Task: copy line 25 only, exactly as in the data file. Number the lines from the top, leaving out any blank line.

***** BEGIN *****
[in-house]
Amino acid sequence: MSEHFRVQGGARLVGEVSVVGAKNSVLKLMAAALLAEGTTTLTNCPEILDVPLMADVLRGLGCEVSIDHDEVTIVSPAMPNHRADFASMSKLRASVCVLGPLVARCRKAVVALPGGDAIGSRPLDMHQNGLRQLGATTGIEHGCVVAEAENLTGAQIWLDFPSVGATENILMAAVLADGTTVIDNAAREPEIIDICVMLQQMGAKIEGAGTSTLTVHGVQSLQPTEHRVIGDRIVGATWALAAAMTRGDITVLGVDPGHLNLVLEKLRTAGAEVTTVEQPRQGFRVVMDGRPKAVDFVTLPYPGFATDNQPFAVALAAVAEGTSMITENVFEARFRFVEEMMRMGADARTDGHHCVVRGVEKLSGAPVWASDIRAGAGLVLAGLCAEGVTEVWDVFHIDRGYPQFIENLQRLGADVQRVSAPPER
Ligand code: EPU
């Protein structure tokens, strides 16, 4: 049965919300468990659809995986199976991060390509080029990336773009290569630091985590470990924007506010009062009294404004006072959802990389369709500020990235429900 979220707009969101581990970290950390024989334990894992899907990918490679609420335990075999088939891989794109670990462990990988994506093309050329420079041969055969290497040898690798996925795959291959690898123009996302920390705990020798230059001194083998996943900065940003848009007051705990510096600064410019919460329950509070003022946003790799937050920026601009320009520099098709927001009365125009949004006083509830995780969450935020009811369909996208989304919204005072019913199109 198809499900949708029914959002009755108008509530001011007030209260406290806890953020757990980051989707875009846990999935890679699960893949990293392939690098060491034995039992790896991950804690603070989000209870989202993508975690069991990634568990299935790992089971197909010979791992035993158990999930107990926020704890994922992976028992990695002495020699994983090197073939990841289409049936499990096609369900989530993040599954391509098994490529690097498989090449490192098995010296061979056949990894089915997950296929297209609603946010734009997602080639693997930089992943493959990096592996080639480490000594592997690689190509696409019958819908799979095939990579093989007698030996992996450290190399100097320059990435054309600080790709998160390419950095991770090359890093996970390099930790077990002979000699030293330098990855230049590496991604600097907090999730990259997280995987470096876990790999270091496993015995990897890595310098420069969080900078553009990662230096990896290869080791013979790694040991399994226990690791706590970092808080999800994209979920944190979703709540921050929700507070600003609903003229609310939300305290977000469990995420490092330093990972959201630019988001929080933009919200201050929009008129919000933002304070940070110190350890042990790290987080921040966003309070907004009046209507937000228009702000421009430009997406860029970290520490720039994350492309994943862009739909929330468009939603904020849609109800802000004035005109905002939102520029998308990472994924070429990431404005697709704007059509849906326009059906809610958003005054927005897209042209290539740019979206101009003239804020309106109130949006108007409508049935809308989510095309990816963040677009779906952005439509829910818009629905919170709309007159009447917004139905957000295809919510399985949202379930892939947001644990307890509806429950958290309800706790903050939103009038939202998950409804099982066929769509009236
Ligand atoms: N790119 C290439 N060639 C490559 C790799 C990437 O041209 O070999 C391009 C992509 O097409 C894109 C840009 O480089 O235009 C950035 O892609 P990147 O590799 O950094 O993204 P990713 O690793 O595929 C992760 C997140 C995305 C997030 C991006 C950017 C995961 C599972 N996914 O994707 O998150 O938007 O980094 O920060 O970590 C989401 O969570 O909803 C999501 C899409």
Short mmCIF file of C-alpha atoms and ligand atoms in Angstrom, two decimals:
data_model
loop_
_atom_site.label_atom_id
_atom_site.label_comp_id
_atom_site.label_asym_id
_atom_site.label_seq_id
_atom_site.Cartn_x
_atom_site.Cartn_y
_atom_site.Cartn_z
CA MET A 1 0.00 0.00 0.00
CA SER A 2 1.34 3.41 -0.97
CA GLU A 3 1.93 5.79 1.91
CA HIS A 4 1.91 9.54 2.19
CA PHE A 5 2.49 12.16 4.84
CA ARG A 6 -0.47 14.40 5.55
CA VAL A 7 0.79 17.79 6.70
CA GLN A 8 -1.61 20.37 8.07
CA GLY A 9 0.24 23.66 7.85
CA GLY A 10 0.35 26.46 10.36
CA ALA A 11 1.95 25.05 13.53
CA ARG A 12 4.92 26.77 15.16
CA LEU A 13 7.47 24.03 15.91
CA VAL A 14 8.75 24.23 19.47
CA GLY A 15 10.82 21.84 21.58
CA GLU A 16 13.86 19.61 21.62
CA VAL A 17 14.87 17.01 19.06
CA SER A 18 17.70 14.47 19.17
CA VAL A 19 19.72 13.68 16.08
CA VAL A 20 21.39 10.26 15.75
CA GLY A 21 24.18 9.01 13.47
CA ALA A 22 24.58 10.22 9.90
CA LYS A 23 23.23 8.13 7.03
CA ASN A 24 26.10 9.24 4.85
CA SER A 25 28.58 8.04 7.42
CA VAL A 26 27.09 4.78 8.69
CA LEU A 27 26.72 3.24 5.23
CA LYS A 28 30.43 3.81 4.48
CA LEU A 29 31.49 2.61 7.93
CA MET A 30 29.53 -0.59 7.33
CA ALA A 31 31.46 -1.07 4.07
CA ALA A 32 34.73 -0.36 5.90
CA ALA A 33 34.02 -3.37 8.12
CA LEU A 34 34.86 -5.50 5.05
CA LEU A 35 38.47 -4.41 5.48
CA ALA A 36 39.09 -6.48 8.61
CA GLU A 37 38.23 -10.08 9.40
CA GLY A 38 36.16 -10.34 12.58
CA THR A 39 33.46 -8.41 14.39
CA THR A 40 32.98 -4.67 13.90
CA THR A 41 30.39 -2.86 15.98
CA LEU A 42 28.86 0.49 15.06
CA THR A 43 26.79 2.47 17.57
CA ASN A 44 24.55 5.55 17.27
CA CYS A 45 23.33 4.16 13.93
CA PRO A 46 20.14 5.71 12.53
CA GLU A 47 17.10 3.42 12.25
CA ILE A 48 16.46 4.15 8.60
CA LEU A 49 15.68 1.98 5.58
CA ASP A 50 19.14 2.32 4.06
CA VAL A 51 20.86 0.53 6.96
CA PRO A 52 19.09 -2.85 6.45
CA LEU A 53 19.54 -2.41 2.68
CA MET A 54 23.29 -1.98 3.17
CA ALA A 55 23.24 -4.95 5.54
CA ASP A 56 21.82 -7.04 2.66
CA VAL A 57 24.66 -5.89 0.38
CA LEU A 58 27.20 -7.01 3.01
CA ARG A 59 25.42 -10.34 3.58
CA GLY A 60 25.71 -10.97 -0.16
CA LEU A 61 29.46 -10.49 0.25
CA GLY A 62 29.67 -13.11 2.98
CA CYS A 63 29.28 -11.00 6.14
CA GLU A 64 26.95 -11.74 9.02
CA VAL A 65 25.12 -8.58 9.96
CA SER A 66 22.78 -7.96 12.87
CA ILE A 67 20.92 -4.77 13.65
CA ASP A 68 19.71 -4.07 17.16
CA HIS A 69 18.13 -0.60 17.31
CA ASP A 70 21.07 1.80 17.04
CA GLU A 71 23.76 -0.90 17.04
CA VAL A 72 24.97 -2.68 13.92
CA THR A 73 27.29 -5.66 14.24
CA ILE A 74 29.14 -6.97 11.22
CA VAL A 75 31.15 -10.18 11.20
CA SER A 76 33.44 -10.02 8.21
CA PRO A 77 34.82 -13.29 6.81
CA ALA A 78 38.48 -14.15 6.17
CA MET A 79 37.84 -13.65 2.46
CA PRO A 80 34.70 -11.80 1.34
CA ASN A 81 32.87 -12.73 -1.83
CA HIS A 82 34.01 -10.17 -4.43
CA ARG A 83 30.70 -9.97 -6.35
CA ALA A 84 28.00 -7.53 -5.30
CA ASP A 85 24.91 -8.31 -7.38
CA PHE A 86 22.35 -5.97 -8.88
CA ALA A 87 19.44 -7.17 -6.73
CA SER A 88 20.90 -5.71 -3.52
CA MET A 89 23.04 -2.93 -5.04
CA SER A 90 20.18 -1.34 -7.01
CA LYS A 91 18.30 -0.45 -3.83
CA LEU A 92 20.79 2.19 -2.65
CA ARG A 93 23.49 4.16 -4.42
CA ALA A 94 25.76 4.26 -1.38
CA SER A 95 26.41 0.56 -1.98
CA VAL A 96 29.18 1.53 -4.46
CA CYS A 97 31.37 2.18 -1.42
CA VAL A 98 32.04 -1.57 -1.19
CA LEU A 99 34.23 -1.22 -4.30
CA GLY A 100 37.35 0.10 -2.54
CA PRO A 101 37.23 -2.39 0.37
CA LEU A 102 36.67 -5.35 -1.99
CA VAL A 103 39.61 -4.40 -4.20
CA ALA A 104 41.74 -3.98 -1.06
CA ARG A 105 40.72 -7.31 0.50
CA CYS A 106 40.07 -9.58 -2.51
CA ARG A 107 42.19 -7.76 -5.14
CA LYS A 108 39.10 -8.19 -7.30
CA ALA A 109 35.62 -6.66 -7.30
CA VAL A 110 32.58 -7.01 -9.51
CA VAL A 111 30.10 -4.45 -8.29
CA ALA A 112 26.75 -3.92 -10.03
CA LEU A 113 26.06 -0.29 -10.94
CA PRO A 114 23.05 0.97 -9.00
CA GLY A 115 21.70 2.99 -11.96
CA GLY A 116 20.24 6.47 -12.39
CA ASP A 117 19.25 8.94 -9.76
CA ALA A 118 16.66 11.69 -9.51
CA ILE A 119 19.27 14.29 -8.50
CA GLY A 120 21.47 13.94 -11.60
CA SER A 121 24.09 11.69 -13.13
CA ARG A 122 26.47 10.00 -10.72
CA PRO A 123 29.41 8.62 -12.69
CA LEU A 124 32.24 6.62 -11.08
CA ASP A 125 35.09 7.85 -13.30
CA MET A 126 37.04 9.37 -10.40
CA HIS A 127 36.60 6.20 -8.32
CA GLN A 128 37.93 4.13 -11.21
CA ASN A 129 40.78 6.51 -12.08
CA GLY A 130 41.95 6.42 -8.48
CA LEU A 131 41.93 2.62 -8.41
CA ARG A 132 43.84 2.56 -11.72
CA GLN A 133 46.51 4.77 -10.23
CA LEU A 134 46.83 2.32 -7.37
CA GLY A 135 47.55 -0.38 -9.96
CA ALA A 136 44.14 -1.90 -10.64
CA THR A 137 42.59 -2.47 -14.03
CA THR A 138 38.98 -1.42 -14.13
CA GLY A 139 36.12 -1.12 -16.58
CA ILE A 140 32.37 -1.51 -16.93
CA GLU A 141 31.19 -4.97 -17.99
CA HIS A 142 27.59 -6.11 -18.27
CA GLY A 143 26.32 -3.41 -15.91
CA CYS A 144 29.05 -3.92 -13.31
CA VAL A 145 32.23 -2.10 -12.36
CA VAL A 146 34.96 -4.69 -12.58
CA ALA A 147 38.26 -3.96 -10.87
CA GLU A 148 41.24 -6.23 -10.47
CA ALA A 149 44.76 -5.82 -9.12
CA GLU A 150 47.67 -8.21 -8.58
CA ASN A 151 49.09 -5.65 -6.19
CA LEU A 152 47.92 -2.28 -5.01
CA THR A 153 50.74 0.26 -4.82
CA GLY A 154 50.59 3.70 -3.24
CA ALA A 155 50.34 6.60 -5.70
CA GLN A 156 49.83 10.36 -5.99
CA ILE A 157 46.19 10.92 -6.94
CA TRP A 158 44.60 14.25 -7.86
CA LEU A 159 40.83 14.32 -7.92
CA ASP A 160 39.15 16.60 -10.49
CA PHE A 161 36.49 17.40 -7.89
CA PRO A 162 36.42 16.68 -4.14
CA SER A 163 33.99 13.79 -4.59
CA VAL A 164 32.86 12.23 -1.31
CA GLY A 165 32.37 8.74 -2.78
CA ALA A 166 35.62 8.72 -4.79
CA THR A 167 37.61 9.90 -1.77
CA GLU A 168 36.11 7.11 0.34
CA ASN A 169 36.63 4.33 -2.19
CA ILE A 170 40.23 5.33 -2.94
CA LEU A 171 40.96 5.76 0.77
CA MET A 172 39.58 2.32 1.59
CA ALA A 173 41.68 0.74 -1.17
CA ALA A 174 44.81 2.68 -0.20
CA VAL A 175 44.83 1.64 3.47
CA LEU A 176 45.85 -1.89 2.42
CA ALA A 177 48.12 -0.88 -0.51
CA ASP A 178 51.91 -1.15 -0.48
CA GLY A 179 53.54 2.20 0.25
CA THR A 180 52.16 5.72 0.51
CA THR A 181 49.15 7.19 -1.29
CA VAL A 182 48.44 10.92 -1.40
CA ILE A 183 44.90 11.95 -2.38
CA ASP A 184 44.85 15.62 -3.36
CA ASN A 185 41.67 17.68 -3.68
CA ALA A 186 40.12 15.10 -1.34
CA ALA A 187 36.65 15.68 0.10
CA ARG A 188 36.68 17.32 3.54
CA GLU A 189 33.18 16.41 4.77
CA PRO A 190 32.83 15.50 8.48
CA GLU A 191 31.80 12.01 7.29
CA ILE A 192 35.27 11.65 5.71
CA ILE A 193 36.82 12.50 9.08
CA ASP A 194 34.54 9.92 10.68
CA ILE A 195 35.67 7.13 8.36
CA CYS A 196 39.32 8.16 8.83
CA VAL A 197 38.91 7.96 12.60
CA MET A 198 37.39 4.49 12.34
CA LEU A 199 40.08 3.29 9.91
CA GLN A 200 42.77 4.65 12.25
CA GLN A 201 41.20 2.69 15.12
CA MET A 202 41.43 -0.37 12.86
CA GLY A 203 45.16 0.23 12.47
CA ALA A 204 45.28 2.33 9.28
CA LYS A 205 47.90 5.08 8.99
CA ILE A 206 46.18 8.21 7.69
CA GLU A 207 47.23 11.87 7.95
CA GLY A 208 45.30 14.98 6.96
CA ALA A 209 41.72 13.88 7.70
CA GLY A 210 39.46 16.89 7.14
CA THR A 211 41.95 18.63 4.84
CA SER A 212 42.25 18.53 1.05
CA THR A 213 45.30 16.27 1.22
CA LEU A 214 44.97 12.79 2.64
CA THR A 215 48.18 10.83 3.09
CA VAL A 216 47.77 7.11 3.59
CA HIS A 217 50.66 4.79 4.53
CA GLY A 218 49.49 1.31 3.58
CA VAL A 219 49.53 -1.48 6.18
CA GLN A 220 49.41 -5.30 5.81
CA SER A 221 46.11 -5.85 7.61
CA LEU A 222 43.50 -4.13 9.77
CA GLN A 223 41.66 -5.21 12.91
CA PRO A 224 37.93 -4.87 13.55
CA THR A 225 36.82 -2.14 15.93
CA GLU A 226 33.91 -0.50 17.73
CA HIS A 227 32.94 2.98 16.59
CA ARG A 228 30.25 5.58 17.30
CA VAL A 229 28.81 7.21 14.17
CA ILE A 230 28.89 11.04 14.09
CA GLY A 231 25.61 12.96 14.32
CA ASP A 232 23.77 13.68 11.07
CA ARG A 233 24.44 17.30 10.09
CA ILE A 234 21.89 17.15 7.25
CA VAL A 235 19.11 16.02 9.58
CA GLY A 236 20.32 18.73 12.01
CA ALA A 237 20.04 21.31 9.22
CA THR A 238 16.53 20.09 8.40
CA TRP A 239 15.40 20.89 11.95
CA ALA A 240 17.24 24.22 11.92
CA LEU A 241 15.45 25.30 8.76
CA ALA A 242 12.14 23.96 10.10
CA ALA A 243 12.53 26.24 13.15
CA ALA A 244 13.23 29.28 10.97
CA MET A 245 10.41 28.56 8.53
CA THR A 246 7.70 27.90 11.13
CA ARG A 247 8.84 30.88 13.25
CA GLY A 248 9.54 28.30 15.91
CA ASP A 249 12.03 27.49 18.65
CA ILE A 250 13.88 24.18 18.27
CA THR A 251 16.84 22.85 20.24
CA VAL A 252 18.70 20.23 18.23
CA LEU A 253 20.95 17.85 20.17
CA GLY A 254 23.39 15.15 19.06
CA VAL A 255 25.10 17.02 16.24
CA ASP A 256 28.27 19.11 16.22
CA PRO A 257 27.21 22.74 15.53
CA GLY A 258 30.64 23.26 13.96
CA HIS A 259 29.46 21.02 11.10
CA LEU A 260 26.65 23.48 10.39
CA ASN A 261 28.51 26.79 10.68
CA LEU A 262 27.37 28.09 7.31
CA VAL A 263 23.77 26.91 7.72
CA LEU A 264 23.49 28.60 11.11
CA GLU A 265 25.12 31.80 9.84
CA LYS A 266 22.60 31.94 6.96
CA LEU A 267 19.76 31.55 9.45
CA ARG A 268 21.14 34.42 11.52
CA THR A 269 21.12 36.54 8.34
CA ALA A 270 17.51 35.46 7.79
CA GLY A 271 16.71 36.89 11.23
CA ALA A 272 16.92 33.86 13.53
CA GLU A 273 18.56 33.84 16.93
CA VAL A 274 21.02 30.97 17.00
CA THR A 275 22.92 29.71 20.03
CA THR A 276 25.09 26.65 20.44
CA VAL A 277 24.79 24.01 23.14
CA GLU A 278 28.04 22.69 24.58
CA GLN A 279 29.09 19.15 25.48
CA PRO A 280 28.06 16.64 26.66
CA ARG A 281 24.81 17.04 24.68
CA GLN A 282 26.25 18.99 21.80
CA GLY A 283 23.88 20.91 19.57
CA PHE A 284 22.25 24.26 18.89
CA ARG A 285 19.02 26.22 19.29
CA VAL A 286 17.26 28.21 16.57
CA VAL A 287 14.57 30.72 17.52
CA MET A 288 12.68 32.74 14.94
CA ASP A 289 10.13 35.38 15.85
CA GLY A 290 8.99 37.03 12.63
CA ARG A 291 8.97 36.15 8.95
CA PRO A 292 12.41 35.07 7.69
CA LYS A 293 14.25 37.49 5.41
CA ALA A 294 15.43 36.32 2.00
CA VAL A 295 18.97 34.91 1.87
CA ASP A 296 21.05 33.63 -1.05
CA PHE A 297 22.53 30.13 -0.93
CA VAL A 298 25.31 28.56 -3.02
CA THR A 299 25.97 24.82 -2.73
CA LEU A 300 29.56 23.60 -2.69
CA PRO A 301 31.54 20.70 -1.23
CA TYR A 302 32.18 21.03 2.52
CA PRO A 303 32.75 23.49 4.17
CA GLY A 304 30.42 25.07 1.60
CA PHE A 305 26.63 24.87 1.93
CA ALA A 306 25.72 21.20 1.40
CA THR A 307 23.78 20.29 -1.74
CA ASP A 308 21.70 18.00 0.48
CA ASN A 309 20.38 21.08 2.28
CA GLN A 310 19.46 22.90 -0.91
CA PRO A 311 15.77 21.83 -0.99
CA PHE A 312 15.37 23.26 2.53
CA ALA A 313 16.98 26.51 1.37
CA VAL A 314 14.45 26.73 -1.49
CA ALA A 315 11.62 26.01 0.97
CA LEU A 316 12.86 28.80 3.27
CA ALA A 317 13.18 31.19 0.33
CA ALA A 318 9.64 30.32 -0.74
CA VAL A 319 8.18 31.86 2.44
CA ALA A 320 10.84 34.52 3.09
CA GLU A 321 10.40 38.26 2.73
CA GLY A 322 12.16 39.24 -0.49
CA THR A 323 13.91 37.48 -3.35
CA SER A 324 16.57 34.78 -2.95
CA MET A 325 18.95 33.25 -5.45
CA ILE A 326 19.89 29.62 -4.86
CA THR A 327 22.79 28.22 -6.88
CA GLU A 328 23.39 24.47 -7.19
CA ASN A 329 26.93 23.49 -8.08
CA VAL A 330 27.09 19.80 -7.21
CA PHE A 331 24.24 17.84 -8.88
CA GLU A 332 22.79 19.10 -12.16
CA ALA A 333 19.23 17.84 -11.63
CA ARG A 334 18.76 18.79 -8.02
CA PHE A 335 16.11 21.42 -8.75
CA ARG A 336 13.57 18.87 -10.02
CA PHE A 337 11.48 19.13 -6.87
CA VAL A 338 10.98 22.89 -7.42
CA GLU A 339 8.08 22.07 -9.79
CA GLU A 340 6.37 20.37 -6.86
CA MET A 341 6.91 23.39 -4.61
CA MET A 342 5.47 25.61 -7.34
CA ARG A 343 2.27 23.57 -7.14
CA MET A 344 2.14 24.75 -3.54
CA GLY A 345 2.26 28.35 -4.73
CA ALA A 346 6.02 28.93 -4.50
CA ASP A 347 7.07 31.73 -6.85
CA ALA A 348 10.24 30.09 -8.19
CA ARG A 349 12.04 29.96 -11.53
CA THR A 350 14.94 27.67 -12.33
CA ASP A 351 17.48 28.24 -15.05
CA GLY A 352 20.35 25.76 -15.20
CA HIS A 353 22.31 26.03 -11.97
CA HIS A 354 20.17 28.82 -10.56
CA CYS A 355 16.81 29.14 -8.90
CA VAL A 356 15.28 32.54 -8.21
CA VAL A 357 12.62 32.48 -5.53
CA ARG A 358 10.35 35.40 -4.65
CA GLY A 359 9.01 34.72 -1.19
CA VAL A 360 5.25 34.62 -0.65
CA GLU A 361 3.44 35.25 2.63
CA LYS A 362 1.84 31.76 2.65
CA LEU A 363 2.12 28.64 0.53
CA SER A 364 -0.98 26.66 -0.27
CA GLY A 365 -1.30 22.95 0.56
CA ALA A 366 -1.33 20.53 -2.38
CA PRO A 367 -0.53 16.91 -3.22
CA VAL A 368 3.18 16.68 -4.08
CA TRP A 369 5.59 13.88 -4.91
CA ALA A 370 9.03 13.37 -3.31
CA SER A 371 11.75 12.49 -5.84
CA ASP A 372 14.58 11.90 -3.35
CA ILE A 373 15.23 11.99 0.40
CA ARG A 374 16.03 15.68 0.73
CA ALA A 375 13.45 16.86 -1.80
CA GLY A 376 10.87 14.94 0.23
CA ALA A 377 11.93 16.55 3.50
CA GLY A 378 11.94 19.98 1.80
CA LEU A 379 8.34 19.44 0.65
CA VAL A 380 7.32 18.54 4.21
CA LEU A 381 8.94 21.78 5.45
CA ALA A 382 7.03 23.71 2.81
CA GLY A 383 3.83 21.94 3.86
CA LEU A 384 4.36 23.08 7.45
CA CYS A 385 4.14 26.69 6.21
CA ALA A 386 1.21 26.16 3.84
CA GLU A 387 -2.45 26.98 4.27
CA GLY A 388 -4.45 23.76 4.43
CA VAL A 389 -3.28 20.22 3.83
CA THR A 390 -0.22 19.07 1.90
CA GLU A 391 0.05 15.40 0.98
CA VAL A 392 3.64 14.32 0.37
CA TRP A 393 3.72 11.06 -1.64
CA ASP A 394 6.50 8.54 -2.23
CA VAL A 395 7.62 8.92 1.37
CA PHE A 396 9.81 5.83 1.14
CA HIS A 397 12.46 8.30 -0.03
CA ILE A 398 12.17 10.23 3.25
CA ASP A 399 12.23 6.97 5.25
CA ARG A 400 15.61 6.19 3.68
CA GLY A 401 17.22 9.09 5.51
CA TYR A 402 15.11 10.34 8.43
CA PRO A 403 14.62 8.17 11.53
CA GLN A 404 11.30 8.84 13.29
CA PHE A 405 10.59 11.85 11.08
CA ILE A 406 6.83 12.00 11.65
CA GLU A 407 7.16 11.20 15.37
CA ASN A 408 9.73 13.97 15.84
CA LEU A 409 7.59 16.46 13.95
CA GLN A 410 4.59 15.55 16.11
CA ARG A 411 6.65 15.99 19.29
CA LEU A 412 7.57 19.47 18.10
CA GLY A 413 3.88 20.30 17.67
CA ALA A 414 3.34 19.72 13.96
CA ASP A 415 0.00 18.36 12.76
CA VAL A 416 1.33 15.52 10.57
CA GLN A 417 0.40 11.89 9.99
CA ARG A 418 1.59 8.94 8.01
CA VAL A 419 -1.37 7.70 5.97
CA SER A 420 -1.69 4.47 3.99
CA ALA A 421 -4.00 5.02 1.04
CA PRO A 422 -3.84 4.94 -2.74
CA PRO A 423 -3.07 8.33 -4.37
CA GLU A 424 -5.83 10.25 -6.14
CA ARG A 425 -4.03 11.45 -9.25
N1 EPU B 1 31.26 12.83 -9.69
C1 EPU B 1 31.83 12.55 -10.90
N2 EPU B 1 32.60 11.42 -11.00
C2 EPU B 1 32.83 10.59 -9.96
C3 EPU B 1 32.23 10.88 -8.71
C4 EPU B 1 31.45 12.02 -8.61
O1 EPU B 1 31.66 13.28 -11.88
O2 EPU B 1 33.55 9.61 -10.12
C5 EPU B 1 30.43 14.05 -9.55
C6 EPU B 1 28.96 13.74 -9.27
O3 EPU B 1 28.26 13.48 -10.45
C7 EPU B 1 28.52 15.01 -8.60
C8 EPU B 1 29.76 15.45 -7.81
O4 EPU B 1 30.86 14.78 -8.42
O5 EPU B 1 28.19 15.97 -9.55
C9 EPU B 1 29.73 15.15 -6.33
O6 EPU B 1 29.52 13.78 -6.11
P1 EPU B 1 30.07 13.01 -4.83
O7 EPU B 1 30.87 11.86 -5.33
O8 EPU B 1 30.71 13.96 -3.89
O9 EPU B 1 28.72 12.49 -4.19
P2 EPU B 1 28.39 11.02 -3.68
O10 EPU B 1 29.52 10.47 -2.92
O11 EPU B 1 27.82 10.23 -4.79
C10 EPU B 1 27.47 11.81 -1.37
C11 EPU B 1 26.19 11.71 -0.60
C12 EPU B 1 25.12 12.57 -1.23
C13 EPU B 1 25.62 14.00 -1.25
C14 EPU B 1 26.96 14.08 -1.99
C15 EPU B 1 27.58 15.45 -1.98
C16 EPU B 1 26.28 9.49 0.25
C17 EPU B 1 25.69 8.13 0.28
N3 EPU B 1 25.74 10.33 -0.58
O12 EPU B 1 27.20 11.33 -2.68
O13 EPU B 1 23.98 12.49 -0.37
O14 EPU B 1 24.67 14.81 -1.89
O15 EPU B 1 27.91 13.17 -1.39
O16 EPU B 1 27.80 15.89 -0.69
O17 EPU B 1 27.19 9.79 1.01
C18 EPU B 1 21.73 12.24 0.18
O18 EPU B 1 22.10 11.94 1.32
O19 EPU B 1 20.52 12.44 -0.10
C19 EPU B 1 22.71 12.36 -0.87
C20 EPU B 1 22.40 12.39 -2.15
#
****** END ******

CA GLY A 10 0.35 26.46 10.36